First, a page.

Push for universal pre-K begins
Stephon Johnson | 1/9/2014, 1:02 p.m.
Bill de Blasio’s first week as mayor has been busy, and he wants to make sure state legislators are busy as well.
Standing with union leaders during a news conference at the Union Johnson Early Learning Center on Monday morning, the new mayor urged Gov. Andrew Cuomo and the state Legislature to pass de Blasio’s plan to tax the wealthiest New Yorkers a little more and use the money to pay for universal pre-K for all New York children.
“We will pass this tax in Albany to guarantee full day pre-K for every child in this city and to guarantee after-school for every middle school child,” said de Blasio during the news conference. “I will repeat it and repeat it and repeat it again until it’s done.”
Officially known as UPKNYC: The Campaign for Universal Pre-K and After-School (a coalition of more than 35 organizations and local business, nonprofit, clergy, and academic leaders pushing for universal pre-K), some of the unions that support the universal pre-K plan include the New York City Central Labor Council, the Working Families Party, the United Federation of Teachers, 1199SEIU United Healthcare Workers East, 32BJ SEIU, the Retail Wholesale and Department Store Union and AFSCME District Councils 37 and 1707. They noted that the proposal would help children succeed in life and would also help ensure that tens of thousands of working parents would rest assured that their children were in a safe, educational environment while they were at work.
“We know, without a doubt, that high-quality pre-K and after-school programs provide critical benefits to children and working families,” said Vincent Alvarez, president of the New York City Central Labor Council, AFL-CIO. “Mayor de Blasio is simply asking for the authority to raise the city’s own taxes on the wealthy to pay for this necessary investment in New York City’s future.”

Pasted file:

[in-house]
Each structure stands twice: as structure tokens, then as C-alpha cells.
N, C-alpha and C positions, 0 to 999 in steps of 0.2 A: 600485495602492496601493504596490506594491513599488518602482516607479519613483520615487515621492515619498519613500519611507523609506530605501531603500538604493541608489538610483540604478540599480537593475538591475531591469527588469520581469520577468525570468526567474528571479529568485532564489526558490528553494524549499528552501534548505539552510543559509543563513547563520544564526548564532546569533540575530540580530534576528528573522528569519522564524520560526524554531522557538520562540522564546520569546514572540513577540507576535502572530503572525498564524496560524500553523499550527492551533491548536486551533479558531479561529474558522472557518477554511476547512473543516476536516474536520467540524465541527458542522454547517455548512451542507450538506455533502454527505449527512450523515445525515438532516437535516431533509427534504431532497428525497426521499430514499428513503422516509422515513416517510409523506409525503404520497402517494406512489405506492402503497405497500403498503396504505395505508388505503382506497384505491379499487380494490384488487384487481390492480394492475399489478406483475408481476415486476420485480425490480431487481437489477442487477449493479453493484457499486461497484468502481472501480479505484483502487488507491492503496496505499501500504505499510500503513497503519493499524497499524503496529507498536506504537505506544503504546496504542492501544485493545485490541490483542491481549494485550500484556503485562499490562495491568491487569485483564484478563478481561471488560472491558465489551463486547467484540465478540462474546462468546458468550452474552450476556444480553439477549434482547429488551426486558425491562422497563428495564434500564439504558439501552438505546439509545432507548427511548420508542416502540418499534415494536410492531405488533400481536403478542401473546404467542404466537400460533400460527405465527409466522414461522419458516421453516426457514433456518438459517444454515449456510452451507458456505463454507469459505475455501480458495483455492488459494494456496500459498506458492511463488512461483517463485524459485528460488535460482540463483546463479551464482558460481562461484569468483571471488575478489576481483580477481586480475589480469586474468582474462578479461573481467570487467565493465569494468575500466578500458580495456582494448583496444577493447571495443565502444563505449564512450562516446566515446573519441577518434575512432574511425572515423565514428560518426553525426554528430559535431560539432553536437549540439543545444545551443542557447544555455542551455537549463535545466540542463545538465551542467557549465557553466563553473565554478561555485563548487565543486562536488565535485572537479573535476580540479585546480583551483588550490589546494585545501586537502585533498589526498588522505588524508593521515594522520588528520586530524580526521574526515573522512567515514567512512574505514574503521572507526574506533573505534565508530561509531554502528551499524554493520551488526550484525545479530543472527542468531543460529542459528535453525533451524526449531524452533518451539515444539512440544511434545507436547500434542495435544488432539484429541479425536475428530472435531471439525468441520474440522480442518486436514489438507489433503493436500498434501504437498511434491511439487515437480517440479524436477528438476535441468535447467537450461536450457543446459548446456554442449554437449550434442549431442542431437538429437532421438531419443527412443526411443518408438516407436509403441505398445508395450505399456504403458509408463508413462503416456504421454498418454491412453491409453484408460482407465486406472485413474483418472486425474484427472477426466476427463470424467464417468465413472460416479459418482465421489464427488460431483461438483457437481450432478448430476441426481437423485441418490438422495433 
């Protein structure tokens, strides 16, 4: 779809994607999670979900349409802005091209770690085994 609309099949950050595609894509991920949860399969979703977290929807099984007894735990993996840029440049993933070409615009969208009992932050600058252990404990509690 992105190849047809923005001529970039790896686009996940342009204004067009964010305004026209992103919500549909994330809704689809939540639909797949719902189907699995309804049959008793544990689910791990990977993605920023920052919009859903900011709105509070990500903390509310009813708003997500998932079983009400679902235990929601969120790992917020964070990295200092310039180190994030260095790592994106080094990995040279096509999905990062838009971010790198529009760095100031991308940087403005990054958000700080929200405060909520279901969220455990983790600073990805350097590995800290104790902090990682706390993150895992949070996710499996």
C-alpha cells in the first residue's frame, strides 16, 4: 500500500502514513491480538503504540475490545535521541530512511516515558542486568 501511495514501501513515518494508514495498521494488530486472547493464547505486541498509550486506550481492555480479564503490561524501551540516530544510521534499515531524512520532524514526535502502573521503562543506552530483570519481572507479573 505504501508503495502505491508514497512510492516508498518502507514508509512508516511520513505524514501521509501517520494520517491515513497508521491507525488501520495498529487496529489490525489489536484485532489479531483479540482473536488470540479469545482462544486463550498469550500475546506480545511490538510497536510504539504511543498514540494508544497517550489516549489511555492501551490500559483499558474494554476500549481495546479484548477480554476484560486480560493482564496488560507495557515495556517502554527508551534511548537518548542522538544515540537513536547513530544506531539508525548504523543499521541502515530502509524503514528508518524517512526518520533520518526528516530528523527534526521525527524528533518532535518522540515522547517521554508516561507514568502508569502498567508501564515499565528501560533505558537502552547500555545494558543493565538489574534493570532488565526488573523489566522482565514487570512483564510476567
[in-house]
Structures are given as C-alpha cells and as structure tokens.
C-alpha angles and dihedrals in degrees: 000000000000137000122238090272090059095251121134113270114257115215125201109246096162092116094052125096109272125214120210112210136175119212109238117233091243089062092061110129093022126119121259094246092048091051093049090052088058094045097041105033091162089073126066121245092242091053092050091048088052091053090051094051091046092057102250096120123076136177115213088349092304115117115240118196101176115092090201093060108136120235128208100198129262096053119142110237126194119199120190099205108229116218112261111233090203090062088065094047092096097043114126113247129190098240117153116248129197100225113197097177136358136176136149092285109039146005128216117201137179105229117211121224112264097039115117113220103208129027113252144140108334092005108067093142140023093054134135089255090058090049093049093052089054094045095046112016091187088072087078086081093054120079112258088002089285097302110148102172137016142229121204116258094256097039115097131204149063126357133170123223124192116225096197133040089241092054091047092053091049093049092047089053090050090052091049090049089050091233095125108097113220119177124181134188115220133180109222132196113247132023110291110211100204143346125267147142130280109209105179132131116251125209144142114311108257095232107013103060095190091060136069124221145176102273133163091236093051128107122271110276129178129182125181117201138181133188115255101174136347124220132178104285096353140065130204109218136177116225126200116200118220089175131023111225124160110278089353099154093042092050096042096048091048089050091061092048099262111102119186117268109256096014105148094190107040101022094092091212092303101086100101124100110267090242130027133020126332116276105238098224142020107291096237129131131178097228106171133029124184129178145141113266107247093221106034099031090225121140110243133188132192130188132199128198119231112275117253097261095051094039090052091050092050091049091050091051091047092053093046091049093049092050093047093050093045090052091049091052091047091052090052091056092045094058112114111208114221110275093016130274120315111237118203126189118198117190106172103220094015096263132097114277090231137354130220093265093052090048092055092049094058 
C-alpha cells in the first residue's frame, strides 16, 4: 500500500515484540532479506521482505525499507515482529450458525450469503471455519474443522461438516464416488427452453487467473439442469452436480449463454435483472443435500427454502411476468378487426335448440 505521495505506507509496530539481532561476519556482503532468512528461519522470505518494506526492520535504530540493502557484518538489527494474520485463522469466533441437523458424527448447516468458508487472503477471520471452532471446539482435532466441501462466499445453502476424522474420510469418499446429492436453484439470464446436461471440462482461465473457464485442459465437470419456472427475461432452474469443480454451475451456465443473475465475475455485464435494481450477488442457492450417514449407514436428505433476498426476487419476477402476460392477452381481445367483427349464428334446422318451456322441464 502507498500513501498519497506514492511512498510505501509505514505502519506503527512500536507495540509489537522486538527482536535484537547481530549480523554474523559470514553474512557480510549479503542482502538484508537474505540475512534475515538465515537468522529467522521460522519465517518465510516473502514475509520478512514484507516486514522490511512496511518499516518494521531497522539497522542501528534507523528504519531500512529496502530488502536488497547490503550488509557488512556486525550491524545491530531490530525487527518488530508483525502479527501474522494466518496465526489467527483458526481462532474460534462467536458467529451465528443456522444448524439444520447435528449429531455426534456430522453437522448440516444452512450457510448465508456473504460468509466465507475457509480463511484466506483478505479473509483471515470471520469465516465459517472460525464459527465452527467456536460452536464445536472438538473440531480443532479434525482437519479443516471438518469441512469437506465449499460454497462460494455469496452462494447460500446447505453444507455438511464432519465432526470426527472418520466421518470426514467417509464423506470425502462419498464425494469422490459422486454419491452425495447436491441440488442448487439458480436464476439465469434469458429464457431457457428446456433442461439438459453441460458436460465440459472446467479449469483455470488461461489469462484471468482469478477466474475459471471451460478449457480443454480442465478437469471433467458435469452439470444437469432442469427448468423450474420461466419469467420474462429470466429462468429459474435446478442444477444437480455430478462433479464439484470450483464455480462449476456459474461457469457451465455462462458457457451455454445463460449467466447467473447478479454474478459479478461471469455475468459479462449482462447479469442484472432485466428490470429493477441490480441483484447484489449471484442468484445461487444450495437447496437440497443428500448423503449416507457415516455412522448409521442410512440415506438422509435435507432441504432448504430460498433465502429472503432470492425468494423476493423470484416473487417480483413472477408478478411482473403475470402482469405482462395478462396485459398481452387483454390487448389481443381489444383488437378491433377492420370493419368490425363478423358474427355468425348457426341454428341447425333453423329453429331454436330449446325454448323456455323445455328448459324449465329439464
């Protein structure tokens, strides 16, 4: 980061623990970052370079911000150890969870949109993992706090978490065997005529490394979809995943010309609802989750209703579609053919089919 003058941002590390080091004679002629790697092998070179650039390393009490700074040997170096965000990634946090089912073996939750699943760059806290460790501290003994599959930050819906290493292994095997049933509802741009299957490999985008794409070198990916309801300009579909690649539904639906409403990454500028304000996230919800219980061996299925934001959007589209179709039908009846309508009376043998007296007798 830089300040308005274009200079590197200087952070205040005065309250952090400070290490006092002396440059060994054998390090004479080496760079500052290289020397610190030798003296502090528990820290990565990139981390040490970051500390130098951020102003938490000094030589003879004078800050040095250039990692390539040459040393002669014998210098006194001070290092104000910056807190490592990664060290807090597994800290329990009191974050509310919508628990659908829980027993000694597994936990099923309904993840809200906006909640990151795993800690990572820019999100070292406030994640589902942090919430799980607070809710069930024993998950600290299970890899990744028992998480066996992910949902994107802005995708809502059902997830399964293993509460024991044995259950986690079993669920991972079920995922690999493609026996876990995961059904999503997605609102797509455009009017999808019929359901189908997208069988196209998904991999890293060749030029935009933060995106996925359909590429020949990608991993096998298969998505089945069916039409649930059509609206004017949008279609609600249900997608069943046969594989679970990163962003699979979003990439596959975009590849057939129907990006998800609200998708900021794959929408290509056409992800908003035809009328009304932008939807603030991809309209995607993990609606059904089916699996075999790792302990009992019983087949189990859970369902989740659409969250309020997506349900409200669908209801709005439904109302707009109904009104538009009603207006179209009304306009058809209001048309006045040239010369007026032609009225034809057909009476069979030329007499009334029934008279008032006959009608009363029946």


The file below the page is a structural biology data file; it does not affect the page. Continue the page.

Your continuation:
Michael Mulgrew, president of the United Federation of Teachers, chimed in as well. “New York City teachers know firsthand the benefits of pre-K and after-school programs,” he said. “We agree with Mayor de Blasio that now is the time to finally fulfill the promise of all-day pre-K for all of New York City’s children. The best way to do that is with a new source of education revenue—a small tax on the highest earners.”
A recent poll conducted by Quinnipiac University found that 68 percent of New Yorkers supported the mayor’s plan to tax the city’s wealthiest residents to fund universal pre-K. Sixty-three percent of New York voters are in favor of raising the income tax to fund early education. Fifty-five percent of suburban voters and 64 percent of upstate New Yorkers support that plan. Another recent poll conducted by The New York Times and Siena College found that 72 percent of New York City residents support de Blasio’s plan.
“Universal pre-K is one of the most important single policies for the future of our city,” said George Gresham, president of 1199SEIU United Healthcare Workers East, in a statement. “Giving children of all economic backgrounds this crucial early boost will not only provide them with greater opportunity, but it will also help address inequality and improve the future economy, public safety and quality of life for all New Yorkers.”
Hector Figueroa, president of 32BJ SEIU, agreed.
“Tens of thousands of New Yorkers wish they had a high-quality, full-day pre-K to send their children to,” said Figueroa in a statement. “This issue is important to our members, and we will be in Albany as often as needed to explain to our elected officials how important it is to let us raise income taxes on New Yorkers who make more than $500,000 to ensure that every New York child has the opportunity to succeed.”
AFSCME District Council 37 Executive Director Lillian Roberts said that taxing the wealthiest New Yorkers to pay for universal pre-K would help kickstart children to high achievement in school.
“Quality, truly universal pre-K is not just the right thing to do for our children; it is the smart thing to do for our community. Investing in high-quality pre-K programs has a dramatic, positive effect on students’ long-term academic achievement,” said Roberts.